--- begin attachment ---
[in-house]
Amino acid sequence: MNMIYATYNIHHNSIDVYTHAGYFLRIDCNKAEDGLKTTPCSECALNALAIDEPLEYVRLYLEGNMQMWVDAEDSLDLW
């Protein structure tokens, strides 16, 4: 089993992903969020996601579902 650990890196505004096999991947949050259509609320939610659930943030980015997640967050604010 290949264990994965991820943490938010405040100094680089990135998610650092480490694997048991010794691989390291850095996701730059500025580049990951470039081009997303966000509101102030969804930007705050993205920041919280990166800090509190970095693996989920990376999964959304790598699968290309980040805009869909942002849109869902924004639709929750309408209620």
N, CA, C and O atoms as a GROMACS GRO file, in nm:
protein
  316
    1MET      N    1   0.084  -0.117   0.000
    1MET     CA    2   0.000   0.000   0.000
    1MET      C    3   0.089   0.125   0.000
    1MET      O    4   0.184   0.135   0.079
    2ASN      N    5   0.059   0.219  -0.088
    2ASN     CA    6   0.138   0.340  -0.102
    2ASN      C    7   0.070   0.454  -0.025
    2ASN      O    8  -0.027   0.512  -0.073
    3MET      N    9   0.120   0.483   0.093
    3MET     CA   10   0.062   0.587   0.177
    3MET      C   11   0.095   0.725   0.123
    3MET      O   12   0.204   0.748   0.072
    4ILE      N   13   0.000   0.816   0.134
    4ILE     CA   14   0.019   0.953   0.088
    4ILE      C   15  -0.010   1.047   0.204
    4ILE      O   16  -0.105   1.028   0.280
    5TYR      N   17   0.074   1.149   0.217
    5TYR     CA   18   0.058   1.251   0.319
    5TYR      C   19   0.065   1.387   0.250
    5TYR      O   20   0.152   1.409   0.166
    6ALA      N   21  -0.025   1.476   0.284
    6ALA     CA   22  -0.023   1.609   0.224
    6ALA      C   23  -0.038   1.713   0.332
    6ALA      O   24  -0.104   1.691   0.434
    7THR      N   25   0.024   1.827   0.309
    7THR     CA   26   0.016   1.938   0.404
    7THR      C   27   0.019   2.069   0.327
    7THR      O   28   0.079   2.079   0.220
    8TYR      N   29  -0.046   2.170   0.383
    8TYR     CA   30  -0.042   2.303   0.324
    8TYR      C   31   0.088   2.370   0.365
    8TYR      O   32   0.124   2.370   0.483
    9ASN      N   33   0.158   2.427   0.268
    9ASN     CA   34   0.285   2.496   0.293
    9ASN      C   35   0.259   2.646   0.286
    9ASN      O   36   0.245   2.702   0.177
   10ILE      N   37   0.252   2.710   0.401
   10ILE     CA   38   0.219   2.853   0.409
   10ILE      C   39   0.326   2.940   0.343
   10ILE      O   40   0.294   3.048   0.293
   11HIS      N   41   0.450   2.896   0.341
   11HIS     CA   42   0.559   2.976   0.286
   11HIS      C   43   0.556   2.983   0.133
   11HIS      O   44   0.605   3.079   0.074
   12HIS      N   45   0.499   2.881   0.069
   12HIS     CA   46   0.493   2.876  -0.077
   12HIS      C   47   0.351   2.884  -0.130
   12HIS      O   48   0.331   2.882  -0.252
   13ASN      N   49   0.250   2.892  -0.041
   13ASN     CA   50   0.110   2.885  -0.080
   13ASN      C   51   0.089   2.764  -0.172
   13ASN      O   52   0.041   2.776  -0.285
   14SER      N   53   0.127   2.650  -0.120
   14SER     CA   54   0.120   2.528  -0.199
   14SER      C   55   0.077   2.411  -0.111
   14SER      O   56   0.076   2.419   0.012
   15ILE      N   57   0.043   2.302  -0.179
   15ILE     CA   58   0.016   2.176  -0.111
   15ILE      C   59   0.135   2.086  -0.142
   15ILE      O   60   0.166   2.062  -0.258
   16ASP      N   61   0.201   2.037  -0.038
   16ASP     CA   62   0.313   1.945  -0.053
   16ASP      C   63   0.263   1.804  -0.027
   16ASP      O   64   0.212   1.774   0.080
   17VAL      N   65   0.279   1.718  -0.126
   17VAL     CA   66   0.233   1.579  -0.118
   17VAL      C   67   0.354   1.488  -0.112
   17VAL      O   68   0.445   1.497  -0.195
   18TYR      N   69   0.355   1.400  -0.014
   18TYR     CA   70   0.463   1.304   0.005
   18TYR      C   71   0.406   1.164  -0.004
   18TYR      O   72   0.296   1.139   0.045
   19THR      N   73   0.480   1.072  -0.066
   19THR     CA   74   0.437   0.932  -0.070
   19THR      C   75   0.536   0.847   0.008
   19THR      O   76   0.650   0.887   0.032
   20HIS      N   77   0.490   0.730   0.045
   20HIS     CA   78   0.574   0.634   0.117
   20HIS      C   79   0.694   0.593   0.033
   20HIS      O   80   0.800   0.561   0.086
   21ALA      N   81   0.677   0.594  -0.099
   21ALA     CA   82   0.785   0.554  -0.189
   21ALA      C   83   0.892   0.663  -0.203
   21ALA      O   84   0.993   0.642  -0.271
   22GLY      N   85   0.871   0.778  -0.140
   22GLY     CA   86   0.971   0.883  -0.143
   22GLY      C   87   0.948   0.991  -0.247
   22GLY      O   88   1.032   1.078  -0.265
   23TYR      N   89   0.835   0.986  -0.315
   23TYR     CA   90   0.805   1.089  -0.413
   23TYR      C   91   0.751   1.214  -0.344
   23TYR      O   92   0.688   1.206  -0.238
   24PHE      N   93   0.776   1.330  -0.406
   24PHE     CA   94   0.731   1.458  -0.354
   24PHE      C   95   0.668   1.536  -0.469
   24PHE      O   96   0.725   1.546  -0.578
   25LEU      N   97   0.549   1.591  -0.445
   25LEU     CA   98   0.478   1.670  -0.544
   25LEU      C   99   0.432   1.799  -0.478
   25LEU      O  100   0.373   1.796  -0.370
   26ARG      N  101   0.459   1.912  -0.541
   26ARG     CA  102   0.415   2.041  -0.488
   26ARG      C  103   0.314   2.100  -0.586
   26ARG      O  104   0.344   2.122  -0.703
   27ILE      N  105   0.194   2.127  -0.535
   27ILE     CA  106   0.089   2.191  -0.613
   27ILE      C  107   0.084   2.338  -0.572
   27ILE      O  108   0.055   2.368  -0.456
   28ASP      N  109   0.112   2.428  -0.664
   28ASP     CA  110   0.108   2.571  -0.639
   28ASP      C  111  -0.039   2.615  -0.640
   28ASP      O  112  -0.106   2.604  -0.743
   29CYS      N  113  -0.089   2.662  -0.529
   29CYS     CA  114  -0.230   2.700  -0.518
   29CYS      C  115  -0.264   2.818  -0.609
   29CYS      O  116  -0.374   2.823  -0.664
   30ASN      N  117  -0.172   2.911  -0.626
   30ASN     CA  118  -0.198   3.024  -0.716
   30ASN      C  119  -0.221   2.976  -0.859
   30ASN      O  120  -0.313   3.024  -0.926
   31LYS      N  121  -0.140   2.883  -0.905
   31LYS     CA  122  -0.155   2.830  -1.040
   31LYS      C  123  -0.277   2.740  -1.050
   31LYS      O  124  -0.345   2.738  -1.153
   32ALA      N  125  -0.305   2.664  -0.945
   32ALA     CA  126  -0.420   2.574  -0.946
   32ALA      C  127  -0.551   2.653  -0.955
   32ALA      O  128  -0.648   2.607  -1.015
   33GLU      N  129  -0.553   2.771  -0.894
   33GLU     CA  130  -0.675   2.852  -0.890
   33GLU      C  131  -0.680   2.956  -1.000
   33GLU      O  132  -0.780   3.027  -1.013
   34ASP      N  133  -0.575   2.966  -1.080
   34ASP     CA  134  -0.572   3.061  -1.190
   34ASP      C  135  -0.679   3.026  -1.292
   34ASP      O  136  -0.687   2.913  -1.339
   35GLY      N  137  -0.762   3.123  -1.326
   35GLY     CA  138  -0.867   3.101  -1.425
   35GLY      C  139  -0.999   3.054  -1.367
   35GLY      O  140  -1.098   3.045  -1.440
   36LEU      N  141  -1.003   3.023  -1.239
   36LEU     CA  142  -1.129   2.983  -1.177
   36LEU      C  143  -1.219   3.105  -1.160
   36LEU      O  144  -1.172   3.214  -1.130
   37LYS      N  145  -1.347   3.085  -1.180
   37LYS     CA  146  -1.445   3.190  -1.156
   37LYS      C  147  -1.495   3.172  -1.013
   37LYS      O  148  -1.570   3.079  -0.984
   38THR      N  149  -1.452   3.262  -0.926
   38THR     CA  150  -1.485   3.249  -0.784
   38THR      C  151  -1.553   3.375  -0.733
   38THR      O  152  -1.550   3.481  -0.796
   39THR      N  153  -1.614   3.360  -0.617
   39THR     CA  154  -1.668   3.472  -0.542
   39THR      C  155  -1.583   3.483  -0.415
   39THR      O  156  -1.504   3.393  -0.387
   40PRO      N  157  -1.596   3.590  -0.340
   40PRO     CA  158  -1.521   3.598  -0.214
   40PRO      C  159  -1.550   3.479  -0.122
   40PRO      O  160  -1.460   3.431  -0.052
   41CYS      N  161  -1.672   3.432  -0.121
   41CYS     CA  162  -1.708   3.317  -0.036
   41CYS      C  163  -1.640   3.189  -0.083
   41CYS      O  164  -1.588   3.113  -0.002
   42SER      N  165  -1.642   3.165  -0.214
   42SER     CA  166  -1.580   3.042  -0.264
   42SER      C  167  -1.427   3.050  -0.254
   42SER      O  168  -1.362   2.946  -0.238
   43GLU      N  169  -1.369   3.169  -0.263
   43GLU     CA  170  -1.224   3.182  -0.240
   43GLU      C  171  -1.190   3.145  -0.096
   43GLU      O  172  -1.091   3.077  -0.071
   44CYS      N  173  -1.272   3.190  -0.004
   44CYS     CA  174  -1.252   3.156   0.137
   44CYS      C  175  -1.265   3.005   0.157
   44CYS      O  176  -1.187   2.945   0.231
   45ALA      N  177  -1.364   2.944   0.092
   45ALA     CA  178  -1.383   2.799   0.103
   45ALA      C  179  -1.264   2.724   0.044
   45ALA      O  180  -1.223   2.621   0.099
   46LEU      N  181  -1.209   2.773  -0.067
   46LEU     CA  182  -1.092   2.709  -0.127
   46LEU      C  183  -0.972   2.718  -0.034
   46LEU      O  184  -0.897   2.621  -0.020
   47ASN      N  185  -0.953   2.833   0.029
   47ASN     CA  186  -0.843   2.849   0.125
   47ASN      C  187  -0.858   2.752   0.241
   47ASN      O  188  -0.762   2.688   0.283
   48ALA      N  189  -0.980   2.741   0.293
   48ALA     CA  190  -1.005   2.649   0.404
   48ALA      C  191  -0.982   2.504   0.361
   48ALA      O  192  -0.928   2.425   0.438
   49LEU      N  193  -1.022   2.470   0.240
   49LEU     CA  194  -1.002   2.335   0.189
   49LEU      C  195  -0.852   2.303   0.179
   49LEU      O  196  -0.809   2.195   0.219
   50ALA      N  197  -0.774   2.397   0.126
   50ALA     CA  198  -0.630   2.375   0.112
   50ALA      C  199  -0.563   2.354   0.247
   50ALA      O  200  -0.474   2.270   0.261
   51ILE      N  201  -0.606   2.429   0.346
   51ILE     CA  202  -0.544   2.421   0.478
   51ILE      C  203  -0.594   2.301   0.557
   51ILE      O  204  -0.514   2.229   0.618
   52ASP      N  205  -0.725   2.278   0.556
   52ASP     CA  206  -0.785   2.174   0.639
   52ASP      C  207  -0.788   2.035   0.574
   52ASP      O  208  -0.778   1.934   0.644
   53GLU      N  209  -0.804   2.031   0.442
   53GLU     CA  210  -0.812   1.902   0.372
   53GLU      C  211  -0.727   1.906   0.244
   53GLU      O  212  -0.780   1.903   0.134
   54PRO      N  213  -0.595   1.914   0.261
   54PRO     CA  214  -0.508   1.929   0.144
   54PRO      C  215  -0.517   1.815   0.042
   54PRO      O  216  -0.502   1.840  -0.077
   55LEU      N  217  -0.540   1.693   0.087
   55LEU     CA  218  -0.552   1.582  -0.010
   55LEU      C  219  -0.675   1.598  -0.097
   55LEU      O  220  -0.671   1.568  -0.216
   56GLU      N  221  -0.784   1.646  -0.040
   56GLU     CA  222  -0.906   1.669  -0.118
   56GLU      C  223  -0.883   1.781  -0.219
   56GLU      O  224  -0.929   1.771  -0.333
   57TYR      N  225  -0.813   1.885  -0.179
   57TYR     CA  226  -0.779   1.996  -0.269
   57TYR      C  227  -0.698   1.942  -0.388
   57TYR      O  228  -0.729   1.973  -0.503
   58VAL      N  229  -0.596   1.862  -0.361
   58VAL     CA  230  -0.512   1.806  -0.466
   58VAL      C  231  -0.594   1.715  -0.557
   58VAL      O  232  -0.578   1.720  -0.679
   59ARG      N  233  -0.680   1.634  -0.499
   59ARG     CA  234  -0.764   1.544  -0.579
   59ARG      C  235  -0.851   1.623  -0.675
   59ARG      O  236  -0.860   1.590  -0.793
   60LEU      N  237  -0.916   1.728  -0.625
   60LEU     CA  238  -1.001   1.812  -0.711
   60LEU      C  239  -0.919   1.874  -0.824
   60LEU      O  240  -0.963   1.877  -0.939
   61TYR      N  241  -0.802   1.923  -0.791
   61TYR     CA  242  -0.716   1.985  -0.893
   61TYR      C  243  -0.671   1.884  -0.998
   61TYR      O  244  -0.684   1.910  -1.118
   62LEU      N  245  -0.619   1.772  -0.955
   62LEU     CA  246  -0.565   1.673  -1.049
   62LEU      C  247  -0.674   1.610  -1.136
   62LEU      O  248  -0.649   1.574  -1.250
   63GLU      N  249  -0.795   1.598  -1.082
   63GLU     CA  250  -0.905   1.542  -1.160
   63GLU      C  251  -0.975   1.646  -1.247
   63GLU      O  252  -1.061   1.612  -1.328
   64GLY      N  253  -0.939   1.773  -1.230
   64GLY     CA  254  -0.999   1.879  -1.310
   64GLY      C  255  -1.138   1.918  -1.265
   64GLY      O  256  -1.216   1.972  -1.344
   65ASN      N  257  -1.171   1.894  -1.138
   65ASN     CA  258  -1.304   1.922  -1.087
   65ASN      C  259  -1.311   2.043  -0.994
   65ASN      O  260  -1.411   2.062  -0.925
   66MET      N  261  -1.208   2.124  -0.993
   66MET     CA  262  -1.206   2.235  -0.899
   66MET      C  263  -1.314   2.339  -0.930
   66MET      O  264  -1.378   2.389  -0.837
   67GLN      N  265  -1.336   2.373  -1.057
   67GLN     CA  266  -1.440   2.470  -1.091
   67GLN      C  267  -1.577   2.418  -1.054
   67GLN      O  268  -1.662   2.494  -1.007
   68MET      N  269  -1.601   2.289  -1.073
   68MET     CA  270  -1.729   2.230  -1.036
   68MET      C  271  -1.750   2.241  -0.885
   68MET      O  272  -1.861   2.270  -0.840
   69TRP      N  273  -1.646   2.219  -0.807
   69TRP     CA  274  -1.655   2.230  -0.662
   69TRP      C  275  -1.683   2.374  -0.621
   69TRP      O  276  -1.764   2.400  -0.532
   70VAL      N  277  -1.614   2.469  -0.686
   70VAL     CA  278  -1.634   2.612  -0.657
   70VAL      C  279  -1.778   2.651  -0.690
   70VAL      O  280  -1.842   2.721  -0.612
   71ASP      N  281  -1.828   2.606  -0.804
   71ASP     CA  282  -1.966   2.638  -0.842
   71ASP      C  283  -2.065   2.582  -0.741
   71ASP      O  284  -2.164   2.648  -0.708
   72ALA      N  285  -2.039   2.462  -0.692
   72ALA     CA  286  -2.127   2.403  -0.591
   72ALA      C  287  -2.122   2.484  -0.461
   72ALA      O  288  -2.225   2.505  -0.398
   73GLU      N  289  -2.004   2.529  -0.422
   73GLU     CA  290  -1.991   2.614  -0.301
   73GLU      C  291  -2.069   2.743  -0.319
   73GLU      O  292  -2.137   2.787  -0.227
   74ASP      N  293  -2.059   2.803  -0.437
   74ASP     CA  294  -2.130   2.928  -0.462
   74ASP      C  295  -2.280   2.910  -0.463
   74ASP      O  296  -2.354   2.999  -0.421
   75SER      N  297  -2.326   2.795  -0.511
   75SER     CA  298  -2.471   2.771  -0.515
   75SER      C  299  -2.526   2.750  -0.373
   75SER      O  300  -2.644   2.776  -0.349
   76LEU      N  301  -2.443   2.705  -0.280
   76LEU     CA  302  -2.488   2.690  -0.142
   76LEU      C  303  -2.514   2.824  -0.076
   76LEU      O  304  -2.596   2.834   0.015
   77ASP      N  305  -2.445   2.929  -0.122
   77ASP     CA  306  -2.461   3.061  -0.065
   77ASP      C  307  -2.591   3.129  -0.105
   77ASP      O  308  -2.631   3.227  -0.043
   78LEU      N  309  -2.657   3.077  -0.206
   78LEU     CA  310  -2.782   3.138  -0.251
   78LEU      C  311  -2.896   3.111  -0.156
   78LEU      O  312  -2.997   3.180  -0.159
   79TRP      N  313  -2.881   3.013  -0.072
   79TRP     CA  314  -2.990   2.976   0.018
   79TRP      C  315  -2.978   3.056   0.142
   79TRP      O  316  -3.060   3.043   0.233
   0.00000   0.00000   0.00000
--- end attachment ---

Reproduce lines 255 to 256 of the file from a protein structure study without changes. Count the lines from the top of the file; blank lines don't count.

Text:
   63GLU      N  249  -0.795   1.598  -1.082
   63GLU     CA  250  -0.905   1.542  -1.160